ACF on how they intended to spend each cash instalment. Between July and August, households received an initial distribution of 250,000 UGX (125 USD). The remaining 320,000 UGX (160 USD) was distributed between November and January after households were verified for their eligibility and spending patterns. Between the first and second instalments, ACF also held trainings on crop production, livestock, animal traction and small business management. The grant value and distribution pattern was the same for LEARN 1 and 2. The additional 377 beneficiaries from the end of LEARN 2 each received a one-off grant of 350,000 UGX (150 USD), the value of which was based on the remaining funding. Payment method Cash transfers were made through Equity Bank in Lira, where ACF opened an account for each household. ACF had already established a relationship with Equity Bank through a cash-based intervention in Kenya from 2008. The bank opened accounts at no charge and came to the field to train the CBI participants about using bank accounts. Local infrastructure constraints prevented the establishment of ATMs or point of sale devices, which also would have been less cost effective. Instead, ACF transferred the grant funds to each household’s account and then Equity Bank brought the cash to the field to distribute for each instalment. For security purposes, Equity Bank used a police escort when in the field. Costs Cash grants accounted for 39% of the planned budget but 45% of the spent budget in LEARN 1. The amount allocated for logistical support could have been reduced as cash transfers are less burdensome in this respect.1 Higher support costs were due in part to staff not being as familiar with budgeting for CBIs. Post-distribution monitoring and evaluations found notable increases in household purchasing power. Both projects showed an increase in average 24-hour household dietary diversity scores (HDDS) – up from 3.3 to 4.7 for LEARN 1 participants and from 3.4 to 5.0 for LEARN 2 households. Improvements in HDDS occurred despite food price inflation rates of up to 45%, which suggests that the long-term accessibility to and availability of varied foods has improved as well. At the time of the final survey, households were also found to be more self-reliant for food than in previous surveys. Households also had increased their asset holdings, both of livestock and material items, due to the LEARN projects. Continued growth in ownership of all livestock except cows after March 2011 suggests that households are going beyond maintaining what was obtained during the CBI and continuing to invest in livestock. Oxen ownership by beneficiaries is especially important as they are vital to agricultural productivity. Participants with oxen increased from 7% to 58% in LEARN 1 and from 0% to 62% in LEARN 2. The purchase of items vital to accessing markets, services, information, and communication indicate an improvement in standards of living.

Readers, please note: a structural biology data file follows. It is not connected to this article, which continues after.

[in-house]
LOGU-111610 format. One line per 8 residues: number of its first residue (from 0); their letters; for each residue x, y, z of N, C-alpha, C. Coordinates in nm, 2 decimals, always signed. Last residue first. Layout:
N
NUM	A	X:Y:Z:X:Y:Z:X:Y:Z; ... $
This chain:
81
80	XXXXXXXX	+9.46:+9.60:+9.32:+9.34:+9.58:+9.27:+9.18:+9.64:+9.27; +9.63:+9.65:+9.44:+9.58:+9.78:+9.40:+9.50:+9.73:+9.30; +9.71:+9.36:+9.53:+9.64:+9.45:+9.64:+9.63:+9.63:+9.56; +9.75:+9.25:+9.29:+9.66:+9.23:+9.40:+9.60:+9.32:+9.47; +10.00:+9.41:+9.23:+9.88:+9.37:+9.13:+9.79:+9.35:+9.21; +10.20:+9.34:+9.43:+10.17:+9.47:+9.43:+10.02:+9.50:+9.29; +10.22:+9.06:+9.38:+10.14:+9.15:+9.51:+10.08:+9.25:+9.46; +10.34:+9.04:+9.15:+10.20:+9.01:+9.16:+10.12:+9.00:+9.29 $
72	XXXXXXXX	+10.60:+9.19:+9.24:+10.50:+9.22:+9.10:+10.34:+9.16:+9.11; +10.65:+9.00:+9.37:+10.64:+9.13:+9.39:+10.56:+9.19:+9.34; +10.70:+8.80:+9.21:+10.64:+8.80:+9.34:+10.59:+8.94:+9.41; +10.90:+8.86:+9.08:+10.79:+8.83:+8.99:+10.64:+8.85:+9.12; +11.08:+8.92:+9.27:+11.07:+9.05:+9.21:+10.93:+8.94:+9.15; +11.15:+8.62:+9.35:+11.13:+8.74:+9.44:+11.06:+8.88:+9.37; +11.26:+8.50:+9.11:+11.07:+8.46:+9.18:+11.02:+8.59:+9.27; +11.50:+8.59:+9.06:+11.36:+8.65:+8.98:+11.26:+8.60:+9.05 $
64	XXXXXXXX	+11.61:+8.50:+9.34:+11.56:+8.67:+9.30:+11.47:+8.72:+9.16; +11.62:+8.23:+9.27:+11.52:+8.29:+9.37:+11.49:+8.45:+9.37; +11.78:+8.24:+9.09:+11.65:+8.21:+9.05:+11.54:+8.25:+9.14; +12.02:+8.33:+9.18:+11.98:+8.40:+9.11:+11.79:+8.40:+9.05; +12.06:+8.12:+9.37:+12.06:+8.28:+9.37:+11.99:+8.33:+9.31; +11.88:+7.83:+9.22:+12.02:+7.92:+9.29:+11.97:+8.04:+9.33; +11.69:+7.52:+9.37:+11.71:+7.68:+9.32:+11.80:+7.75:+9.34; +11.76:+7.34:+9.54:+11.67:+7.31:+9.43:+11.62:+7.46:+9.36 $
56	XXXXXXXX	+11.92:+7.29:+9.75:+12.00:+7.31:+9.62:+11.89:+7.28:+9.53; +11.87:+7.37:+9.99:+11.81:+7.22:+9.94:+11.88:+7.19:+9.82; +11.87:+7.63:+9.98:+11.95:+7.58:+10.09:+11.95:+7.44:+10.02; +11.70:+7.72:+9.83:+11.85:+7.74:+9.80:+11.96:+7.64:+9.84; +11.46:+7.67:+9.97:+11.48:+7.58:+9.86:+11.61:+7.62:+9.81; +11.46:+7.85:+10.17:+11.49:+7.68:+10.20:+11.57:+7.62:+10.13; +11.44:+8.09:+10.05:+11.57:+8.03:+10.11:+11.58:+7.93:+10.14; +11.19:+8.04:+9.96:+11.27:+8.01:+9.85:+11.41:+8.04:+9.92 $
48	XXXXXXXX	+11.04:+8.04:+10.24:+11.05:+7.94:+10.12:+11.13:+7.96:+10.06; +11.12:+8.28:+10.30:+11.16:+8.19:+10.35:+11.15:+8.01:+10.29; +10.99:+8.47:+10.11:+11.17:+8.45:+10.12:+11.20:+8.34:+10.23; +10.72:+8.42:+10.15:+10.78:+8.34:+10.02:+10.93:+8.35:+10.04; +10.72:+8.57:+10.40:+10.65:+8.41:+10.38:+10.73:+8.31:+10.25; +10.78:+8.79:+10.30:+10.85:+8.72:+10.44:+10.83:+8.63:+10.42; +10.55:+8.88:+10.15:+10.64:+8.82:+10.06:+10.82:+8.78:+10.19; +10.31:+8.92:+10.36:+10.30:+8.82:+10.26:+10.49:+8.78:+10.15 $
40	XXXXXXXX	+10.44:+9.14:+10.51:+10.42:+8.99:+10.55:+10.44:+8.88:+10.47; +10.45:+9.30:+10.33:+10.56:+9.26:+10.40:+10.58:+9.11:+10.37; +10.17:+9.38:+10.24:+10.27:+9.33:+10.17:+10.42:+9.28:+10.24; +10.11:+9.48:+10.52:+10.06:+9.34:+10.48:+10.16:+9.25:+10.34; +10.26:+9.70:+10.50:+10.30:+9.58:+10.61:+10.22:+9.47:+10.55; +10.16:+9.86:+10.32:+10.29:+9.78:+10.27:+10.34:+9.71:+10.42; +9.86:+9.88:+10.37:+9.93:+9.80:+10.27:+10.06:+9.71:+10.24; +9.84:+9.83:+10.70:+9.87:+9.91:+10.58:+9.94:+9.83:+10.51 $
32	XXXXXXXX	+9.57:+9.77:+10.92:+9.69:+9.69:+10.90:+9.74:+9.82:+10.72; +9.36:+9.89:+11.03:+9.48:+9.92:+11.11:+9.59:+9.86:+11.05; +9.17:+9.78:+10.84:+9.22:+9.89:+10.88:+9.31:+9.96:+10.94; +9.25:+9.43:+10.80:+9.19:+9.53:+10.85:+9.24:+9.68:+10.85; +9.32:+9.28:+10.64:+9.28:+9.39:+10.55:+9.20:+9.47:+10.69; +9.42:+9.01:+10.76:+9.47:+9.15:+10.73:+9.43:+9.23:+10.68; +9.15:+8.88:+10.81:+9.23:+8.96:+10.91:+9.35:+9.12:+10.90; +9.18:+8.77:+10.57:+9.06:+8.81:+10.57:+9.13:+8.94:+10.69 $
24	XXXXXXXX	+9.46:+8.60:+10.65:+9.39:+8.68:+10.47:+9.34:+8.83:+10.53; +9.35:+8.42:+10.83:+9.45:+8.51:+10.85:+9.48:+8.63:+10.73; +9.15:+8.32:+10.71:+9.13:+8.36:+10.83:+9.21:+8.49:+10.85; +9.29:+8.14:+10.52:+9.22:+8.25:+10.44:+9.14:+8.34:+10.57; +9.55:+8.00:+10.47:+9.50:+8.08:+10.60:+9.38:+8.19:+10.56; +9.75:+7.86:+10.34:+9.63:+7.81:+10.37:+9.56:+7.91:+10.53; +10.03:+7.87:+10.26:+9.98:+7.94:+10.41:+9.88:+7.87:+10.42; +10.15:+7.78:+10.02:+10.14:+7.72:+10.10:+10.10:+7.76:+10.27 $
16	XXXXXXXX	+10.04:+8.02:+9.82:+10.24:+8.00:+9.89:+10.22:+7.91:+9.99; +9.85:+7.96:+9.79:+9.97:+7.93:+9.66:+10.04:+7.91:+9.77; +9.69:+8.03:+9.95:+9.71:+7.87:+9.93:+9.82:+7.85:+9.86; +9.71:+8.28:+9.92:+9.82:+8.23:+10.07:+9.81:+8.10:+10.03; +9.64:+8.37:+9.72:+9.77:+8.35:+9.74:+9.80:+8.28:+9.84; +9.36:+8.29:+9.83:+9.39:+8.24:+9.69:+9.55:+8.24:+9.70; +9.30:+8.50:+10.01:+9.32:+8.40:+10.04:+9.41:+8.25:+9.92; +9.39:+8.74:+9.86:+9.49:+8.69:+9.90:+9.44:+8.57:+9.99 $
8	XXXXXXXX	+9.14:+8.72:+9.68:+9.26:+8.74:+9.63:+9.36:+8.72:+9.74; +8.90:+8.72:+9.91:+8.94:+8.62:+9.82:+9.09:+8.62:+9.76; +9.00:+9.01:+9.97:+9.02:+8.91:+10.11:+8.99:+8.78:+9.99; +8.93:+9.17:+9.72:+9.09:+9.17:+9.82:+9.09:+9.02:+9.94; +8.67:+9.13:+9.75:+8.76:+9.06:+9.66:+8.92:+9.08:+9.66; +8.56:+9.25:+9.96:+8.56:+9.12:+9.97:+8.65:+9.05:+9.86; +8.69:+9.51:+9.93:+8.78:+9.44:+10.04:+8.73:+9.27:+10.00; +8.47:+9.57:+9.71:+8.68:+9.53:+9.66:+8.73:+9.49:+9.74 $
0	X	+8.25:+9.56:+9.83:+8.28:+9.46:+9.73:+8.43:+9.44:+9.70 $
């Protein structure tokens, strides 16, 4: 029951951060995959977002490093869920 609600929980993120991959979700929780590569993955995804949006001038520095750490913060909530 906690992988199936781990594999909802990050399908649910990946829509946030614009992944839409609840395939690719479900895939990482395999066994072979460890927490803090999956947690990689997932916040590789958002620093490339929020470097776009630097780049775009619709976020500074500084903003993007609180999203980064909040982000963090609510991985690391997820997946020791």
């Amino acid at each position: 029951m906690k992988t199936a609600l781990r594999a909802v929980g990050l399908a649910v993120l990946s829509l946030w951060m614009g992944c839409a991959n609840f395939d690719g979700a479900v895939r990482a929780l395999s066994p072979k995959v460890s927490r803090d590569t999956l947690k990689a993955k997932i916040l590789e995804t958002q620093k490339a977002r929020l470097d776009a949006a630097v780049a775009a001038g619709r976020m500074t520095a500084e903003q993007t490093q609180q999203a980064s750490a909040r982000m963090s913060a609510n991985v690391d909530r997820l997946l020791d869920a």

1

See Porteous, Obie C., “Livelihoods and Economic Recovery in Northern Uganda (LEARN-1): Reinforcing Returnee Livelihoods and Food Security through Direct Cash Transfers, Otuke County, Lira District, Northern Uganda, February 2009 - January 2010,” project evaluation (July 2010).

Figure 1 ProPortion oF Learn HouSeHoLdS owning SeLected aSSetS
100

Improvements in dietary diversity, selfreliance, livestock investments, and assets provide evidence of the stability of the food security and livelihood statuses of LEARN households. Many more beneficiaries are self-employed or involved in small businesses, and crop sales by LEARN 2 households have increased 22% since the project’s baseline survey.

80 60 40 20 0

Bicycles

Hand Hoe

Radio

Mobile Phone

Mattress

Saucepans/ Cooking Pots

Ox Plough

Learn 1 Baseline

Learn 1 Final

Learn 2 Baseline

Learn 2 Endline

Learn 2 Final

Figure 2 24-Hour and 7-day HddS oF Learn 1 and 2 BeneFiciary HouSeHoLdS
100 80 60 40 20 0

10-12 HDDS (Very Good) 7-9 HDDS (Good) 4-6 HDDS (Fair) 1-3 HDDS (Poor)

LEARN 2 Baseline

LEARN 2 Endline

LEARN 2 Final

LEARN 1 Baseline

LEARN 2 Baseline

LEARN 2 Endline

LEARN 1 Final

LEARN 2 Final

LEARN 1 Final

© Antoine Escalatine

Lessons learned and recommendations
To increase preparedness to respond to future emergencies with a CBI (when appropriate), aid agencies should: • Identify season-independent indicators that will provide additional evidence of the significant improvements that CBIs can have on food security and livelihoods at the household level. • Divide the grant into distributions based on anticipated spending patterns. Beneficiaries’ tendency toward purchasing items to build their asset base should be balanced with a monitoring scheme that gives the agency an opportunity to continue trainings and to hold households accountable for their spending. • Prioritize targeting of extremely vulnerable individuals. In this CBI, more vulnerable beneficiaries experienced greater improvements in all of the FSL indicators than less vulnerable but still qualifying beneficiaries. • Work with communities on developing a long-term vision of assets purchased using grant money to overcome any short-sightedness that may arise as a result of unexpected events. To improve future CBI planning and implementation, aid agencies should: • Promote unconditional cash transfer projects as a response to livelihood recovery for vulnerable households. • Offer guidance to households on how to spend the grant in a fashion that does not convey a requirement to follow the advice of the agency. • Include in beneficiary orientation and training an explanation about the full potential and sustainable benefits of the wide variety of assets they can purchase due to the CBI, and tactics for reducing losses should be offered at all stages of the programme. • Investigate the impact on beneficiaries of cultural practices that diminish their assets. Once the social advantageous and measurable disadvantageous are considered, develop a policy for addressing these issues in a sensitive way. • Assess household FSL status at least one year after the final installation of funds and schedule the final assessment to correspond to previous assessment timing.

Contact details and further reading
Silke Pietzsch, Senior Food Security and Livelihood Advisor, ACF-USA, spietzsch@actionagainsthunger.org For more detailed information on the impact of cash transfers on household-level food security and livelihoods in this programme, please refer to the evaluation by Emily Sloane, “Livelihoods and Economic Recovery in Northern Uganda (LEARN 1 & 2): Reinforcing Returnee Livelihoods and Food Security through Direct Cash Transfers, Otuke District, Lango SubRegion, Northern Uganda, February 2009 March 2011,” (Dec 2011).

© Antoine Escalatine